Catherine Kilgour: Why Mather is right out of line on giant pylon scheme

RECENTLY I was sitting in Blairmains Farmshop in Stirling, with friends from south of the Border.

Normally finding their caffeine hit in Manchester, they delighted at the snowy winterscape through the Coffee Bothy window: the Wallace Monument, Dumyat and the Ochil hills. As we left, cake-filled, for a dander up the hill, they cast a glance at a poster covering a bothy wall showing the same landscape with giant pylons positioned across it. Two hundred feet high, the pylons are part of the 400kV 137-mile Beauly-Denny power line, approved by the Scottish Government last week.

"Surely they (SSE and ScottishPower] won't get away with that?" my friends exclaimed.

Hide Ad
Hide Ad

Had they had visited two weeks previously I would have handed them an objection postcard and sent it off to the Scottish Parliament, adding to the 18,000 other objections. But, as demonstrated by the announcement made by energy minister Jim Mather to approve the line, it – as with all the rest – would have fallen on deaf ears. For, despite the biggest public inquiry in Scotland's parliamentary history, the line is going ahead much as originally proposed.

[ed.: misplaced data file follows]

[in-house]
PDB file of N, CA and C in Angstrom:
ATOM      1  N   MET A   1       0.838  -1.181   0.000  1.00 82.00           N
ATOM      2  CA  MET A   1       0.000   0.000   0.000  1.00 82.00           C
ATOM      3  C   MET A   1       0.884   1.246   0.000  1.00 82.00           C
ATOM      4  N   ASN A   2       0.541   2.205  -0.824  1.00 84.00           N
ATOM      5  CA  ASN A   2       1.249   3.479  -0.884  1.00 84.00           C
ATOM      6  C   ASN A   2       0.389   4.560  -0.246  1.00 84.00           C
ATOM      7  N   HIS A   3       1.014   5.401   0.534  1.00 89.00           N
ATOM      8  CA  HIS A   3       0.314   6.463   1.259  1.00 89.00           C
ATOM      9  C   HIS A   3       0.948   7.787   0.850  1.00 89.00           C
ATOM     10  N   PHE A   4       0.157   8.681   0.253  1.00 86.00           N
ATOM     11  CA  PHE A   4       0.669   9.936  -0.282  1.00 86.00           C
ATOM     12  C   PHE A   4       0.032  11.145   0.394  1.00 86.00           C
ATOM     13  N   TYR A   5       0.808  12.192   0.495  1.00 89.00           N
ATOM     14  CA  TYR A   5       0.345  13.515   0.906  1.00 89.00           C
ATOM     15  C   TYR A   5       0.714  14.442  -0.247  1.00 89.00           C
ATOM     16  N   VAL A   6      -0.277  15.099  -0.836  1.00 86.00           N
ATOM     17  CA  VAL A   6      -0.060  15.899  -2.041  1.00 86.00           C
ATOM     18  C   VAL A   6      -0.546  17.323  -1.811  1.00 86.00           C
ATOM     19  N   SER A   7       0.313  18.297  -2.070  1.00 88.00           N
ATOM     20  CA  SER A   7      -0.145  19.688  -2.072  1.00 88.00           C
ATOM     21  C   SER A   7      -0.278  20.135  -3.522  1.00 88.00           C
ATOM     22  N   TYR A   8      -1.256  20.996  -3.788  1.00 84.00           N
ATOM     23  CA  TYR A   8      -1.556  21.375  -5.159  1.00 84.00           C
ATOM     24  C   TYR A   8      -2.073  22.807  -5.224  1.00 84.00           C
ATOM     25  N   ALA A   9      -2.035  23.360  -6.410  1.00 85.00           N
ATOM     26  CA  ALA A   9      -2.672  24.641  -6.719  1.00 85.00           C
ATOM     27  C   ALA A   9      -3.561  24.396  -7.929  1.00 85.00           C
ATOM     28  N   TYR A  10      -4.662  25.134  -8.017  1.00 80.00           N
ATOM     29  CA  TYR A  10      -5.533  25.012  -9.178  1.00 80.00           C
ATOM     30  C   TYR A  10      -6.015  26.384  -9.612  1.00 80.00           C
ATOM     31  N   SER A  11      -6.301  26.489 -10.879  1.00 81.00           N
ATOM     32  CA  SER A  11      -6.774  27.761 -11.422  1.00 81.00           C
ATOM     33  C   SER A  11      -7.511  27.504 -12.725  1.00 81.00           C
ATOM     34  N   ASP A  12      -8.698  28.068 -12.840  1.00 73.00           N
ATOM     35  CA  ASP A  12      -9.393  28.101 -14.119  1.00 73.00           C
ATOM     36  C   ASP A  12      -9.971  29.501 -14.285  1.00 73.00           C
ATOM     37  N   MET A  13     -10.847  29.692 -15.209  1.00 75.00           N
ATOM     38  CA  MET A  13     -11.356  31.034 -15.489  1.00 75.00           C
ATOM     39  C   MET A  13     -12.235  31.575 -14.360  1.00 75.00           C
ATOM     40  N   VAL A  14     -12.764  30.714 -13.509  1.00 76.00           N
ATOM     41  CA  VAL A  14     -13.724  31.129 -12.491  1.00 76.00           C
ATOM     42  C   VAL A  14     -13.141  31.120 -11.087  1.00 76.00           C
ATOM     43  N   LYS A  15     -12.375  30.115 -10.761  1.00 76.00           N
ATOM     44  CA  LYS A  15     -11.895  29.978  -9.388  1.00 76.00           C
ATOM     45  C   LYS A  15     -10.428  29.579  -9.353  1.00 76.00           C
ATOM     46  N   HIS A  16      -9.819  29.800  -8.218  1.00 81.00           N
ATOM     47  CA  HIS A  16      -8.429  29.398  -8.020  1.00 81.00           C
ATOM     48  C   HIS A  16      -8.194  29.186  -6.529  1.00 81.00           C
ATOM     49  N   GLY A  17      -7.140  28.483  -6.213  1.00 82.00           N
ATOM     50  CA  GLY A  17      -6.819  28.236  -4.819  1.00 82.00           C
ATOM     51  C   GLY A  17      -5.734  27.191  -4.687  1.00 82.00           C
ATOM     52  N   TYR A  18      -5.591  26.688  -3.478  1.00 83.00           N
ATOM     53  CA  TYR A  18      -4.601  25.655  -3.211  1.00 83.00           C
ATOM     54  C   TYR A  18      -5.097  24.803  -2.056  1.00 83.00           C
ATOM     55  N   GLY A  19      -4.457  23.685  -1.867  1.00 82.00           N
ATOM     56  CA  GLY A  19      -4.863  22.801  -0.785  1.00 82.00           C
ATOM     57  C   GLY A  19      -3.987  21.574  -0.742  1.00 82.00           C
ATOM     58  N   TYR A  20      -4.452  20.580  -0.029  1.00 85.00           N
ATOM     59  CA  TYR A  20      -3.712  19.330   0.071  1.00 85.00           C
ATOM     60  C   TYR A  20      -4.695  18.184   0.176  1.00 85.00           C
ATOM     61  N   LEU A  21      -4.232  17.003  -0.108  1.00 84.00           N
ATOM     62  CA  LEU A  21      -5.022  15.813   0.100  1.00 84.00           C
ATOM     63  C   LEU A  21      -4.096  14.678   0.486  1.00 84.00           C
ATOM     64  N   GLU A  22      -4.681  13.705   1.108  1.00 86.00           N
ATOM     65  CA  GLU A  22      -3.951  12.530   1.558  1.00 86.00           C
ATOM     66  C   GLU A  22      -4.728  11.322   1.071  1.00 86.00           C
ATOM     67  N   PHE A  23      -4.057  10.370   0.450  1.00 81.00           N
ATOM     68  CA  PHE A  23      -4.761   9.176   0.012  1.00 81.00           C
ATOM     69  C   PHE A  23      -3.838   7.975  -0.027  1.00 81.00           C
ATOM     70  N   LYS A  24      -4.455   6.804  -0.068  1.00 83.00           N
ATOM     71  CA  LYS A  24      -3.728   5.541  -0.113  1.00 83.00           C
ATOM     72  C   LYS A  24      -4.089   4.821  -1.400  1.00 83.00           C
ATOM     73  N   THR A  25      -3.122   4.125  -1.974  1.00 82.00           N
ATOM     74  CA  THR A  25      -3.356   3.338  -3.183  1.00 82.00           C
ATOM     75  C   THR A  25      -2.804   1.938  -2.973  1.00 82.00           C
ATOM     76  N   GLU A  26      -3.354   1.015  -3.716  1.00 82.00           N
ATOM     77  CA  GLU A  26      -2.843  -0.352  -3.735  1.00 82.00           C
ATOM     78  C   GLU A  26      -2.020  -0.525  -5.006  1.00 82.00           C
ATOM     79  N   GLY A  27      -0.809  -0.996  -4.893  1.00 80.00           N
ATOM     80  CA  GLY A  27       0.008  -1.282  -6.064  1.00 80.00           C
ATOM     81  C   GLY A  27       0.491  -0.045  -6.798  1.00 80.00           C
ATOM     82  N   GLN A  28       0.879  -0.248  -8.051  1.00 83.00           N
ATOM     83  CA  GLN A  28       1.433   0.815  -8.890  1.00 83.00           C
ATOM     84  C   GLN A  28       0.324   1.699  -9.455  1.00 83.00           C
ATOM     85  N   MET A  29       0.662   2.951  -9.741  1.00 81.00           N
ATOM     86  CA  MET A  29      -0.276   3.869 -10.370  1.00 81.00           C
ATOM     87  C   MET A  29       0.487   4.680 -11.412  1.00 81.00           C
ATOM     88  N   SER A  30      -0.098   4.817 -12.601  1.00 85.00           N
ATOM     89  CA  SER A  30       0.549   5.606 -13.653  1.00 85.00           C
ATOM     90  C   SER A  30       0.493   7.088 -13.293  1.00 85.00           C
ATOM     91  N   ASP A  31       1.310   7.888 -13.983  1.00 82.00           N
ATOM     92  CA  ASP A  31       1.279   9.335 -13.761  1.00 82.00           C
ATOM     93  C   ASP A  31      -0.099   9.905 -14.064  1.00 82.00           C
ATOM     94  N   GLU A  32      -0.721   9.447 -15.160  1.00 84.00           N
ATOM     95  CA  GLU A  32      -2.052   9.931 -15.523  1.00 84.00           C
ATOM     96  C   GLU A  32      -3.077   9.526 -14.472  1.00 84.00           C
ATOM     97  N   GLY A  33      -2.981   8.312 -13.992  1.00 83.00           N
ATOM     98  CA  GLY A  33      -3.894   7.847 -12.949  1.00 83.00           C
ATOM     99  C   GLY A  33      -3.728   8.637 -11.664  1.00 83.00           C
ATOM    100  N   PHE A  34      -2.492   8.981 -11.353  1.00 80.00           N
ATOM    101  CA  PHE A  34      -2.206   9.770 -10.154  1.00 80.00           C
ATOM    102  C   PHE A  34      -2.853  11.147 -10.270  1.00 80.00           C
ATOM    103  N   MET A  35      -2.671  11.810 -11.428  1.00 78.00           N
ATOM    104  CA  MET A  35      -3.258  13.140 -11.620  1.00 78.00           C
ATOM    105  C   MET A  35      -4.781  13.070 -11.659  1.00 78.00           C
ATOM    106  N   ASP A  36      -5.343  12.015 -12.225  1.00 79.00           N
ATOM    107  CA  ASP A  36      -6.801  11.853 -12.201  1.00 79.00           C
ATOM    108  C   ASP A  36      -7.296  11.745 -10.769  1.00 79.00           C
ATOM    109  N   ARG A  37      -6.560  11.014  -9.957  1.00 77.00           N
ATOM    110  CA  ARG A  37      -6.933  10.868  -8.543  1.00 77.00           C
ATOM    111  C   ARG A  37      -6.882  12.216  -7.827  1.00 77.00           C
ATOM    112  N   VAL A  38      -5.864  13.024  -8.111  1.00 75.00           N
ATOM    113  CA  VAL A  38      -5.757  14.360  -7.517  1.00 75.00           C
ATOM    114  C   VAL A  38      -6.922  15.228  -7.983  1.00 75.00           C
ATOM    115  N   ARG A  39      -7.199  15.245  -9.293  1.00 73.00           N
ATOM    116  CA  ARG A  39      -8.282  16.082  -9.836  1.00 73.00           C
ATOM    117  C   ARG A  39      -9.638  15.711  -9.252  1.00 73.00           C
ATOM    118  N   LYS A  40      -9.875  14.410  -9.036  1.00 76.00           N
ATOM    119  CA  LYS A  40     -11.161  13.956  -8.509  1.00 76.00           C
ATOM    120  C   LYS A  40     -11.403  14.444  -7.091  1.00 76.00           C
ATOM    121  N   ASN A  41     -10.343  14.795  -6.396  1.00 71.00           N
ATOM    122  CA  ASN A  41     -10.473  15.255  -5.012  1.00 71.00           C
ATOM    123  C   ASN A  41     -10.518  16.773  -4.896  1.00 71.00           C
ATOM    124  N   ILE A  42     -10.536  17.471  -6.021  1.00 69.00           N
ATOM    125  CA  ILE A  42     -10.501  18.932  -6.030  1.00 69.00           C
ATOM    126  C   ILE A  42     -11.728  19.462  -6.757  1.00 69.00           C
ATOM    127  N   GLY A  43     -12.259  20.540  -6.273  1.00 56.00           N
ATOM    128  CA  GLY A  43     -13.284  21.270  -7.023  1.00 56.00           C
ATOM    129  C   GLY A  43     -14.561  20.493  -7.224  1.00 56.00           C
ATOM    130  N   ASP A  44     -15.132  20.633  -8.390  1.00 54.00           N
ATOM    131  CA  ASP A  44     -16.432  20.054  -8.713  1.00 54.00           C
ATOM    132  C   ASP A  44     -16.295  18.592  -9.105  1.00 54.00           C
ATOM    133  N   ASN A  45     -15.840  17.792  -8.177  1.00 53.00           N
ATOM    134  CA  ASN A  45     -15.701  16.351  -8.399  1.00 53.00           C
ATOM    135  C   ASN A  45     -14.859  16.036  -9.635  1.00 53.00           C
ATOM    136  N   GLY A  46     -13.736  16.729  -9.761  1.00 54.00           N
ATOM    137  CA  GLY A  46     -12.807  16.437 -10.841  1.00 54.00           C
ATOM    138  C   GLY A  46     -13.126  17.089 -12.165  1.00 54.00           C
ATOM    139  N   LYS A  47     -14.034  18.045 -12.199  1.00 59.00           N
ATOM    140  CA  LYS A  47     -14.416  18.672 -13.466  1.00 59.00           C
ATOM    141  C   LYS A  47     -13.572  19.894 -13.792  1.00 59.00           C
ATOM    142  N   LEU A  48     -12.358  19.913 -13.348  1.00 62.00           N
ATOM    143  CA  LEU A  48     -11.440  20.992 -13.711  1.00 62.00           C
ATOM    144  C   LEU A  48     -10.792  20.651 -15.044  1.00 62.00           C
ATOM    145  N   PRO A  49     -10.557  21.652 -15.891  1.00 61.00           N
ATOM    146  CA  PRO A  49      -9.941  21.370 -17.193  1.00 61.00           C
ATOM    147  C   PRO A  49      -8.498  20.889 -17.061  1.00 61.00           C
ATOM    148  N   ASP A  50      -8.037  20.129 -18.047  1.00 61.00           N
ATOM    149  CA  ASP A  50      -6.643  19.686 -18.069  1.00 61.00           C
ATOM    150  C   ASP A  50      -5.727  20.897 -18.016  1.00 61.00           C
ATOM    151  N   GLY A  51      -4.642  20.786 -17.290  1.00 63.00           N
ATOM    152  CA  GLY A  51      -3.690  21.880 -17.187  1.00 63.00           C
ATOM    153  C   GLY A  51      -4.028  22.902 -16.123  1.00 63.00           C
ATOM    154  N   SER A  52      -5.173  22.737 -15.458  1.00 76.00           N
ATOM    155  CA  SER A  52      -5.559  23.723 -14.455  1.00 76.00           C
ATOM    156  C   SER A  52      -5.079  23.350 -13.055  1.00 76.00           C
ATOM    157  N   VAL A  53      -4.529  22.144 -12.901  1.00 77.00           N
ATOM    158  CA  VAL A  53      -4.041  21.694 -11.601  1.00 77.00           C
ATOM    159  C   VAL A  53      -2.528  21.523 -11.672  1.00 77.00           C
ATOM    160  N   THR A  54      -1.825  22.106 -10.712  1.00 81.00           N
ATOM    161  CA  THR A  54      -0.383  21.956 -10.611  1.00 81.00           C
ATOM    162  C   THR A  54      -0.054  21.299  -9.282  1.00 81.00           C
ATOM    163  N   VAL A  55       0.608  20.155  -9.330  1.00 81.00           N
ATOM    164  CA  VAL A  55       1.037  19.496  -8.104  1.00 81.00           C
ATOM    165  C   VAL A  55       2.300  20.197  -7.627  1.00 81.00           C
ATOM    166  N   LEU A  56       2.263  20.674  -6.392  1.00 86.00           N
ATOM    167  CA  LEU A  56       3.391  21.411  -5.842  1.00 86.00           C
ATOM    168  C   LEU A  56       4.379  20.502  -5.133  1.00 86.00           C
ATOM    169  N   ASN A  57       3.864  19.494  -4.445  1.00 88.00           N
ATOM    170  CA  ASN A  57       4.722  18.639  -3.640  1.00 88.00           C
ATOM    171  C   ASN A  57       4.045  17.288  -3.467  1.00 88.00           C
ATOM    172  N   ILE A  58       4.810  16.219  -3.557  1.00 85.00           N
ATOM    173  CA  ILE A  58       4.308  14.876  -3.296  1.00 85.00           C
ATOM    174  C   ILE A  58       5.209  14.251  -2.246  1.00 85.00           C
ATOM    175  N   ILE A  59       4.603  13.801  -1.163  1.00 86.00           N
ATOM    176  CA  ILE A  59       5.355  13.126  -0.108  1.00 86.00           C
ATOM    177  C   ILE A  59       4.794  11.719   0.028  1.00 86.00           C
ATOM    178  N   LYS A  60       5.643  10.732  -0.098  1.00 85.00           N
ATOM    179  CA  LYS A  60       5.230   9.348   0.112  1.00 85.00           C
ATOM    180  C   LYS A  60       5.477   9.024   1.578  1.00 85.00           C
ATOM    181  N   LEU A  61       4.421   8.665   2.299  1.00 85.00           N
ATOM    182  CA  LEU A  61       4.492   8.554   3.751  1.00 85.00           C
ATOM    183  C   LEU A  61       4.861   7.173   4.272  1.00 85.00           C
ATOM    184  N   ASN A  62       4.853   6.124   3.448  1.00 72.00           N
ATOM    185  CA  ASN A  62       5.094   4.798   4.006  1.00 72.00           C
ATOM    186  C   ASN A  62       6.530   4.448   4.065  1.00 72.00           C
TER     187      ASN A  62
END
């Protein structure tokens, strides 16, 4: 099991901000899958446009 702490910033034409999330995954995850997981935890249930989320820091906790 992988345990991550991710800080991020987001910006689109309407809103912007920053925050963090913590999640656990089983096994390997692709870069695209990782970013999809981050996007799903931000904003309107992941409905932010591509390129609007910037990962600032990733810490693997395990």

My family moved from southern England to Scotland six years ago, and found themselves right in the middle of a campaign to safeguard the environment. Like the owners of the farmshop, we live within 300 metres of the proposed power line and, together with our new neighbours, helped form Stirling Before Pylons, now nearly 1,000 members strong. I also joined Friends of the Ochils, to protect the hills and glens.

Both groups have worked tirelessly over the past six years to highlight the threat the line poses to tourism, health and the landscape. Like many others along the route, they've stood in all weathers to rally members; trawled through research papers to understand power-line technology; travelled to Brussels to put their concerns to the European Parliament; and attended hour after hour of public inquiry to propose alternative solutions and compromises. But all to no avail.

One can't help but feel that any mysteriously non-specific measures in Mr Mather's announcement to mitigate and protect the scenic impact of the line on Stirling, Plean and Crieff – and to identify a "community liaison scheme" so that the concerns are heard during the impending construction period – will be too little and too late. After all, have they listened to us to date?